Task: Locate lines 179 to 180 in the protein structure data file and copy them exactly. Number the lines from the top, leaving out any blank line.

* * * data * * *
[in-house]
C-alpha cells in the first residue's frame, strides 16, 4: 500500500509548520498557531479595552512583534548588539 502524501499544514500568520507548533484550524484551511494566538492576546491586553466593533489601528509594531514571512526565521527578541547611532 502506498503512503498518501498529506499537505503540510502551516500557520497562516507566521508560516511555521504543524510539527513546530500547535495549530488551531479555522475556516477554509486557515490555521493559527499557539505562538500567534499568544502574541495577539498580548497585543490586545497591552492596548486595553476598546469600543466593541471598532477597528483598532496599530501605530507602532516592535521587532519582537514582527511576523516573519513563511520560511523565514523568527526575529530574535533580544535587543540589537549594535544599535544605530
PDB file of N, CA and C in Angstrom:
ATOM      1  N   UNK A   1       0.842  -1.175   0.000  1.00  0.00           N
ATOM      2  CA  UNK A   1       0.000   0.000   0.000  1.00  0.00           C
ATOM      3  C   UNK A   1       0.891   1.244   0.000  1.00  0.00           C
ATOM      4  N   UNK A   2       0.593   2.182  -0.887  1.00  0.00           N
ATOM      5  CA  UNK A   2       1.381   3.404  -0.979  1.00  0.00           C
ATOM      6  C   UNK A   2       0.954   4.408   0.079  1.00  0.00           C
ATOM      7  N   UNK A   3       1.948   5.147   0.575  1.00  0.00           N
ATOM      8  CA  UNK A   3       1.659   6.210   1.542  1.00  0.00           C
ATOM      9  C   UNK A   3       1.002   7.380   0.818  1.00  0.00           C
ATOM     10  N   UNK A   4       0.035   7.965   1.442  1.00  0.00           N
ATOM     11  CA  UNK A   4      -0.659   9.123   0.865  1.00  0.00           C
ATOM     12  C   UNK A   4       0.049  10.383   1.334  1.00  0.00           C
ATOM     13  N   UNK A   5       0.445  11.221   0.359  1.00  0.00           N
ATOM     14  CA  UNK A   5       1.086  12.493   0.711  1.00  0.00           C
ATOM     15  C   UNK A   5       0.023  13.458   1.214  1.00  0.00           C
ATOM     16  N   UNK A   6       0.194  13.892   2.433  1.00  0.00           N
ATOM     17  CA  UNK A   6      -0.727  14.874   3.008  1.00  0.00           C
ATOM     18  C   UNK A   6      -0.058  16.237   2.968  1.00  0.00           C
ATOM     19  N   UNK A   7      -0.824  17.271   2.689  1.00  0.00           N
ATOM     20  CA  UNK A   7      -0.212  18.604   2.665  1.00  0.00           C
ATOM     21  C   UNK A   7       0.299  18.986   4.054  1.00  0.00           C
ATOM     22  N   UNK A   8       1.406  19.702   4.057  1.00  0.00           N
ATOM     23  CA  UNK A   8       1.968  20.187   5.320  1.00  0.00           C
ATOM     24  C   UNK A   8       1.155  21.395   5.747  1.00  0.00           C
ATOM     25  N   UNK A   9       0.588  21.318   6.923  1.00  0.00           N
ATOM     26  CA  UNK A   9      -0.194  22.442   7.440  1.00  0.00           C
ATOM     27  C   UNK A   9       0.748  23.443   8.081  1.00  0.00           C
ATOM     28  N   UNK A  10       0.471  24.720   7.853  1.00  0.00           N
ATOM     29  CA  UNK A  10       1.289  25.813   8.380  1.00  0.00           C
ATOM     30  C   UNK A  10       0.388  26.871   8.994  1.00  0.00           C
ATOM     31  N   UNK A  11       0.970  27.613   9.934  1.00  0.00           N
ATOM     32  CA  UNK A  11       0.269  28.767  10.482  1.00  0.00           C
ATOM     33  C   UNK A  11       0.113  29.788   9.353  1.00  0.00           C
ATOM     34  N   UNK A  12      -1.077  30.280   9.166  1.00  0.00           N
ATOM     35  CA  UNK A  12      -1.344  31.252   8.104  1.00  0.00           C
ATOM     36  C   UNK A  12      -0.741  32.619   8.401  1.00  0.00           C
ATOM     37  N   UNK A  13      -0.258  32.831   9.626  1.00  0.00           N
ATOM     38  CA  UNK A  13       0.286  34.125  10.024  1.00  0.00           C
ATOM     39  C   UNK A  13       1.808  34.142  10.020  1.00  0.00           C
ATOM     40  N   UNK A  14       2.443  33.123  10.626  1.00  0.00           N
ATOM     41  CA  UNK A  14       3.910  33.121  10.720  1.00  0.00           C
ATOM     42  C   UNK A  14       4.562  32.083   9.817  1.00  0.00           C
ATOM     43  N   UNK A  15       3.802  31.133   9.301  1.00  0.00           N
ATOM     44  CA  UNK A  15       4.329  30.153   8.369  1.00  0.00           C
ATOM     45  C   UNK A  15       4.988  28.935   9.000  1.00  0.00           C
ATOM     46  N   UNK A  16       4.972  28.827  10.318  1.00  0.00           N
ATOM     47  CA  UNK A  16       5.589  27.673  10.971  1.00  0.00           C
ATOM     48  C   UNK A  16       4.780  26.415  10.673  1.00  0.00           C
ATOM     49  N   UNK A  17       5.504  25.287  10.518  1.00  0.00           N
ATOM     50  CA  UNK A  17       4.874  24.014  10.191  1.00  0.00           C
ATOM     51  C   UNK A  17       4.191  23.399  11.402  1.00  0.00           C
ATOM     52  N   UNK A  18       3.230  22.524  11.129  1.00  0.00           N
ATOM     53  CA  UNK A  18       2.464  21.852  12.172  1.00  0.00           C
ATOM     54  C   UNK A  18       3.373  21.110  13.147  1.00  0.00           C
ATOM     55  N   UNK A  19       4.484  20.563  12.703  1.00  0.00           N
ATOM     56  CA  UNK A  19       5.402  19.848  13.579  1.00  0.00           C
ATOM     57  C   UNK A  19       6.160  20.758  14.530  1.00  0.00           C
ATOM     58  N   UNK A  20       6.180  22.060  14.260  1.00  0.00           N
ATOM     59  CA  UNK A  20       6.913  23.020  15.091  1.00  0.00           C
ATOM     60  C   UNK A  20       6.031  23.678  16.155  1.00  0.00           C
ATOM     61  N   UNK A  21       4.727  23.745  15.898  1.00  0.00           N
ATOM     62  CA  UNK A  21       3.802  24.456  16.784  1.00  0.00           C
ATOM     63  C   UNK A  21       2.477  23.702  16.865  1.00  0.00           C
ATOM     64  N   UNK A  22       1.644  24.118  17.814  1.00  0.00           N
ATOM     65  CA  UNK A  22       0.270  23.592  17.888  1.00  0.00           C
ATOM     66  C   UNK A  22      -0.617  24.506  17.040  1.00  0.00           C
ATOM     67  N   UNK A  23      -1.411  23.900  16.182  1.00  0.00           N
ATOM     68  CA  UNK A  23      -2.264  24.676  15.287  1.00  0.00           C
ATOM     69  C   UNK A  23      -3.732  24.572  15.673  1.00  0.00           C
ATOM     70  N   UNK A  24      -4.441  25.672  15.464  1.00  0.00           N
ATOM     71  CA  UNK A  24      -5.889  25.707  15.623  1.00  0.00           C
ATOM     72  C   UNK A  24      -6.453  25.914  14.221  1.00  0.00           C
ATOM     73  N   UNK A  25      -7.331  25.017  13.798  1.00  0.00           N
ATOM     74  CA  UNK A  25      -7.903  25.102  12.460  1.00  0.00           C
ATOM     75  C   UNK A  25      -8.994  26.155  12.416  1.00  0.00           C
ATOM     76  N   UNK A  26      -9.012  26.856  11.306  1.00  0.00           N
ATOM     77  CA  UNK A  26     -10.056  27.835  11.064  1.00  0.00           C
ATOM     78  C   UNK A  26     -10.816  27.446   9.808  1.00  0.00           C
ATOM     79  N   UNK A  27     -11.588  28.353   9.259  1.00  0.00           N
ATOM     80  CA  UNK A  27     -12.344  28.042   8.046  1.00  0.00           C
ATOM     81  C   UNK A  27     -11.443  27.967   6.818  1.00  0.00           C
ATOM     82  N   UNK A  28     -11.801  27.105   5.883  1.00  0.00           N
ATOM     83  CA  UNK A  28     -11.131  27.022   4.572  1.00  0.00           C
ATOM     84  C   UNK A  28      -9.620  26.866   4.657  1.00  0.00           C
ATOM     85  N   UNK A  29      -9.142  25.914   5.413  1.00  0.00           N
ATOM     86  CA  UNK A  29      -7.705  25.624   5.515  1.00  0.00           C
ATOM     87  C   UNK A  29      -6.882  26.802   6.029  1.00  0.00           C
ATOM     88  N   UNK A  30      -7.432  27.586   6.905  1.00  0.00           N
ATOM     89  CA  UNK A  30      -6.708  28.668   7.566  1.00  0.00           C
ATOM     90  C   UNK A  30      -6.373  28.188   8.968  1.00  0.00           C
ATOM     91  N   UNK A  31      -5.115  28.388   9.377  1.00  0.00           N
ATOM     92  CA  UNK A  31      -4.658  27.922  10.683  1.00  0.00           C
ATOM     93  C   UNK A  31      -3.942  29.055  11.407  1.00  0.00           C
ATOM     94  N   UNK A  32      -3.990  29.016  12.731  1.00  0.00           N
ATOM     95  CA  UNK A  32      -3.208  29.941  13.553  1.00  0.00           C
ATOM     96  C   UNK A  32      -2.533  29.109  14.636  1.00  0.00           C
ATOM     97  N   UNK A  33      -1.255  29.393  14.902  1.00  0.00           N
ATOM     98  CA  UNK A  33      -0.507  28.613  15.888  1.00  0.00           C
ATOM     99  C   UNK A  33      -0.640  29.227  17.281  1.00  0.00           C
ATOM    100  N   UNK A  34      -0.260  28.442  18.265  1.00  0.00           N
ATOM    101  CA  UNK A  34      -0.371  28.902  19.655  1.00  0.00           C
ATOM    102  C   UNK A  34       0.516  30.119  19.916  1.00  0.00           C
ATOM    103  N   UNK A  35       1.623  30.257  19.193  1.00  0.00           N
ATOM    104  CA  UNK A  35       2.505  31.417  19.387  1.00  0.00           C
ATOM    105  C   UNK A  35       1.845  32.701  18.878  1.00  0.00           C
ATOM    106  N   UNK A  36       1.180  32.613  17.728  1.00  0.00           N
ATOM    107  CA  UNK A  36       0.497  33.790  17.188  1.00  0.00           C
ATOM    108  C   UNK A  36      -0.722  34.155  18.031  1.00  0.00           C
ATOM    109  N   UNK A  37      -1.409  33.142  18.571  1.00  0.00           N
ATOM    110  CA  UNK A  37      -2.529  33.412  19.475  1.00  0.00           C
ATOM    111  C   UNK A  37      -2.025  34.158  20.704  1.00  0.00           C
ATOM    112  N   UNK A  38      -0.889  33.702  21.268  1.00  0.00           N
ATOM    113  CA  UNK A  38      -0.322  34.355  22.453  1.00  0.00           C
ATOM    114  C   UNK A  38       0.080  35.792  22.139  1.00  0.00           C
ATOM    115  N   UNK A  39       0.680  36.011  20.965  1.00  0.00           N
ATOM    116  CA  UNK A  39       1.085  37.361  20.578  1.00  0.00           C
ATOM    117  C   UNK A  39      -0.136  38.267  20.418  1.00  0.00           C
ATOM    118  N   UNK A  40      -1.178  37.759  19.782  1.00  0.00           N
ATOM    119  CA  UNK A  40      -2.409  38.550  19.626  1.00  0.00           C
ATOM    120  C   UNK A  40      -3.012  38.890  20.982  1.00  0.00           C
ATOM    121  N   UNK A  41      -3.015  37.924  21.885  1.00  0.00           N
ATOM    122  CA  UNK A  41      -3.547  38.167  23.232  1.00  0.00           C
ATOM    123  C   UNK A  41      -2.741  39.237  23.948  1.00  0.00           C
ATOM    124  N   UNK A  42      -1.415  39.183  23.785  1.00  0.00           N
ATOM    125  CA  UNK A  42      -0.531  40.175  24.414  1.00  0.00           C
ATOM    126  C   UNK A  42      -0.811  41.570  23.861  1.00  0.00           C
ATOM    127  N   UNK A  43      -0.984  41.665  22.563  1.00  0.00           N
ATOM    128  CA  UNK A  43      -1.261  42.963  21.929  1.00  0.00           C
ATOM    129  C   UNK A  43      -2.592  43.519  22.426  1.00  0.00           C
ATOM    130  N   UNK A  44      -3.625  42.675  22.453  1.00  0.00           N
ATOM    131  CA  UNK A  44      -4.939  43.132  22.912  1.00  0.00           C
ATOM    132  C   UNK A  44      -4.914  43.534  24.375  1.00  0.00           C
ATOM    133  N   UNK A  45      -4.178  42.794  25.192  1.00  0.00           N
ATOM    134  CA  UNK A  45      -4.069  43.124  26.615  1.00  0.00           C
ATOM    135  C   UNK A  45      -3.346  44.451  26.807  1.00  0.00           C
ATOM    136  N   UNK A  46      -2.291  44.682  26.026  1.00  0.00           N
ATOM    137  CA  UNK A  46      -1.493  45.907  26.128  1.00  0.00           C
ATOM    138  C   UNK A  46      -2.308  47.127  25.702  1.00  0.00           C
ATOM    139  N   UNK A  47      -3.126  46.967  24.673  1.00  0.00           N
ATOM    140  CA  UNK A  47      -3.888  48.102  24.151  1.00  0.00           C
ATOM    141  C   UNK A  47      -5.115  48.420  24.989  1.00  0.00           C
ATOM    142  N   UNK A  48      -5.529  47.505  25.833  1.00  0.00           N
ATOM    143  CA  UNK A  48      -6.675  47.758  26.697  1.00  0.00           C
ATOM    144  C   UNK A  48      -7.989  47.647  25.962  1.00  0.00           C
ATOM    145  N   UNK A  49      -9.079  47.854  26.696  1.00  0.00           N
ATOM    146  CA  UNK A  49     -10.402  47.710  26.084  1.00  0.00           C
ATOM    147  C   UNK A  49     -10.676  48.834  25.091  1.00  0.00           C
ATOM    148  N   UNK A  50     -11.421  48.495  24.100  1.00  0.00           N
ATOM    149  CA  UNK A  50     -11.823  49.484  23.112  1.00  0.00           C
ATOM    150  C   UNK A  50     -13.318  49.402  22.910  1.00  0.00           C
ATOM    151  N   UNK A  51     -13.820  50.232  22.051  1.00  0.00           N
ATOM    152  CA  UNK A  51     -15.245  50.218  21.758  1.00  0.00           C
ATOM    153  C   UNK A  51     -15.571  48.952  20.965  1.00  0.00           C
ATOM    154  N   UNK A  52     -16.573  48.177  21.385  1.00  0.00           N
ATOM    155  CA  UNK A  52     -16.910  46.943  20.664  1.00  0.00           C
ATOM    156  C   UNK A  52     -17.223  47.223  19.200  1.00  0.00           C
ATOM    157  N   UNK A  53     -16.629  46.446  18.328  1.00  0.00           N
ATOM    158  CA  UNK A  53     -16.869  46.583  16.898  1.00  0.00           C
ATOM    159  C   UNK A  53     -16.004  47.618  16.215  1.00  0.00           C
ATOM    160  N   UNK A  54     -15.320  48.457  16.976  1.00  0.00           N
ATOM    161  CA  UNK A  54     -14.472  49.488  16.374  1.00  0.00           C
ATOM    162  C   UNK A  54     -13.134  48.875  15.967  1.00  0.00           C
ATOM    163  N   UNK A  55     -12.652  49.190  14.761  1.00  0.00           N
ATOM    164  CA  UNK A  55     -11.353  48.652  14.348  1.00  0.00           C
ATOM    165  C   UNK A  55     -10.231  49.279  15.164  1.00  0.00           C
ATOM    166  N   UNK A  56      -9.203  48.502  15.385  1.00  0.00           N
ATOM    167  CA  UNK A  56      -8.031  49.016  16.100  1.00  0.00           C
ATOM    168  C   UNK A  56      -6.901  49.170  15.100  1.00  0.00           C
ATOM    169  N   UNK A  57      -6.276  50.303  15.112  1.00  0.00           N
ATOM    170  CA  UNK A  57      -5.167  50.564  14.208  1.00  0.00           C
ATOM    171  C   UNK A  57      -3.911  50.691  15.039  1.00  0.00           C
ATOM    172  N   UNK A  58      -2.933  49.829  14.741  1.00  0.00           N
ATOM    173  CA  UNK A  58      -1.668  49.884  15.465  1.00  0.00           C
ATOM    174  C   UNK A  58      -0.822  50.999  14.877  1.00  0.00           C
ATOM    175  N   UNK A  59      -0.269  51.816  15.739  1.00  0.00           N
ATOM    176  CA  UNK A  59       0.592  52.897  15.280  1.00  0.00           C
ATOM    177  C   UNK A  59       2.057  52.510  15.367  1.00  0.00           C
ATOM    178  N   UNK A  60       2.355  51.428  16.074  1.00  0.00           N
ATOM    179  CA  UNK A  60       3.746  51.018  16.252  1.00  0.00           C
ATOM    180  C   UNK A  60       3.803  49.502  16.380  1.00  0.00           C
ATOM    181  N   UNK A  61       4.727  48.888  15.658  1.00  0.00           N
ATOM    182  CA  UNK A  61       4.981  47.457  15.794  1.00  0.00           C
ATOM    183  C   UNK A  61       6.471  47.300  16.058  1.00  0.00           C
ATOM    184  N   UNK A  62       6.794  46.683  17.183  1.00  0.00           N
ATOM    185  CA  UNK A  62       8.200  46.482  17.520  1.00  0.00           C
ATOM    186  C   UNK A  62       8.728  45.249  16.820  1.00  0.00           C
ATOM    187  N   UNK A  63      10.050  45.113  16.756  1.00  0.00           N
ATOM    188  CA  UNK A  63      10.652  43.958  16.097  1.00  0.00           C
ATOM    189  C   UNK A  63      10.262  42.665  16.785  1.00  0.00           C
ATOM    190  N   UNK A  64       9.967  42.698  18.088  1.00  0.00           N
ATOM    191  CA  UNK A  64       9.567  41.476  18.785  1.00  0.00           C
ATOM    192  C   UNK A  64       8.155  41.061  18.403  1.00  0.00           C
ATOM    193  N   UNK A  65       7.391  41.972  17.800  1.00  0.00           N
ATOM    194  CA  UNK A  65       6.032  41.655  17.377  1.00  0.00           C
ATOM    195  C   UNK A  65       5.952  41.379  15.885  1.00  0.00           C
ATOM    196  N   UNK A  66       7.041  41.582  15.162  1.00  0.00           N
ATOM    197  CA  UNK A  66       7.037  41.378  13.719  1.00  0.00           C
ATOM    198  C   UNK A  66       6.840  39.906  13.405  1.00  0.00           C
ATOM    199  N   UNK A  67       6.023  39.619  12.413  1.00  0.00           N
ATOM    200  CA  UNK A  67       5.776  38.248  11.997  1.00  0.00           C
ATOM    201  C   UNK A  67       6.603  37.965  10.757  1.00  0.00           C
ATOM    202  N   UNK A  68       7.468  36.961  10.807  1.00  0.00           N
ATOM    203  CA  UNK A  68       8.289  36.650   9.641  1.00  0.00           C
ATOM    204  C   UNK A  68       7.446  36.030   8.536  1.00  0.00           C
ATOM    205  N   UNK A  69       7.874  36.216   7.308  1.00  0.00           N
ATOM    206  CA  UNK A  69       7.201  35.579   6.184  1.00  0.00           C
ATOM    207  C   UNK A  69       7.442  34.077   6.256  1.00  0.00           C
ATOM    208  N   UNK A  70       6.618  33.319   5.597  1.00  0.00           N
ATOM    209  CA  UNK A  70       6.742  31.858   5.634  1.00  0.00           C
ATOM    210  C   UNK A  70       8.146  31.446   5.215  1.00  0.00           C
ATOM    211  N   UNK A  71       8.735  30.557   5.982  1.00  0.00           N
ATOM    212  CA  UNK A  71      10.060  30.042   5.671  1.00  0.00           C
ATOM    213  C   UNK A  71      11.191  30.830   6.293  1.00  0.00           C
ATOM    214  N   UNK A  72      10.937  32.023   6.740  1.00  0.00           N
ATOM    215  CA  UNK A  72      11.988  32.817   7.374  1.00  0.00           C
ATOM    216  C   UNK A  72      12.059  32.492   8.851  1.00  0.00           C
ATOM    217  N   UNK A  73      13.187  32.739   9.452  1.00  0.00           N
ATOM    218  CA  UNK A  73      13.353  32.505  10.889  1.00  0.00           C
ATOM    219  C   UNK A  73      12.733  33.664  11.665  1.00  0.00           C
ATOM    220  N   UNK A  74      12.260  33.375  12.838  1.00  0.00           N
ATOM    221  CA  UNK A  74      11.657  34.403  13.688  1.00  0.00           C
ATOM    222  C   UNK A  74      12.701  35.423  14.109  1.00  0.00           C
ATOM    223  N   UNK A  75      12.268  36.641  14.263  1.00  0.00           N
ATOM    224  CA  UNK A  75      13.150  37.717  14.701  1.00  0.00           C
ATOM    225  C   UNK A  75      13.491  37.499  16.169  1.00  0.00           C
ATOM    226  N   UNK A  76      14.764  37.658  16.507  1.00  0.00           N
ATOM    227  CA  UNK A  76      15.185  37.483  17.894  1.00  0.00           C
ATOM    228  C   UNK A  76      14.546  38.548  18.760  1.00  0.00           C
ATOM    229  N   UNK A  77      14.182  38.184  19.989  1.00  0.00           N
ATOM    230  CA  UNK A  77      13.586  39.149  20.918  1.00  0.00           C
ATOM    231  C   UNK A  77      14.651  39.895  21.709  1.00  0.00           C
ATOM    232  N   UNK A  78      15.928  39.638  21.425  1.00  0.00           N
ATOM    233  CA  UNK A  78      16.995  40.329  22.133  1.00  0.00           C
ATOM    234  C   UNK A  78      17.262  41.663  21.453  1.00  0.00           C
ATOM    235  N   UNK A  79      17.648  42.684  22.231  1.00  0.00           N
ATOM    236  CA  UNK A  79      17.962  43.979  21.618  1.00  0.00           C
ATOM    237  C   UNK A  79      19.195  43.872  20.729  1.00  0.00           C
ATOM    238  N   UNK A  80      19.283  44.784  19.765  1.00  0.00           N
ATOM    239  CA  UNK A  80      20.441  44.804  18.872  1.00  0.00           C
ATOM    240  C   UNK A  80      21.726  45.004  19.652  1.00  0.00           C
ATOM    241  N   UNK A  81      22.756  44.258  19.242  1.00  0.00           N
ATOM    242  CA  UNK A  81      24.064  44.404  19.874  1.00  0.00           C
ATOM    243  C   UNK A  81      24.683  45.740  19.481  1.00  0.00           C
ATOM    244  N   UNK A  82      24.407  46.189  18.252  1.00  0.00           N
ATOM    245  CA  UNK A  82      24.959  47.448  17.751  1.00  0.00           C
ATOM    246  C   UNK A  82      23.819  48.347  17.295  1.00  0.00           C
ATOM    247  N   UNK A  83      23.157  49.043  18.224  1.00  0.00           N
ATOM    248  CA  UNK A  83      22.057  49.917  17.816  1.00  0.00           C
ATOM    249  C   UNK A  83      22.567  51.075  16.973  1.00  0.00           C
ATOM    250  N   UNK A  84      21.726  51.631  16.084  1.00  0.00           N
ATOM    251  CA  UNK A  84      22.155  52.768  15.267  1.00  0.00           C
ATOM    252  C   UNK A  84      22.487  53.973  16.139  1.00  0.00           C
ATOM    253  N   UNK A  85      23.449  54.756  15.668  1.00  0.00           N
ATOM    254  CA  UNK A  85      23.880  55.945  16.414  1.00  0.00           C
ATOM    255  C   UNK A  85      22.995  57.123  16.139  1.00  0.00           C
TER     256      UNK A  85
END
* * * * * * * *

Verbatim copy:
ATOM    176  CA  UNK A  59       0.592  52.897  15.280  1.00  0.00           C
ATOM    177  C   UNK A  59       2.057  52.510  15.367  1.00  0.00           C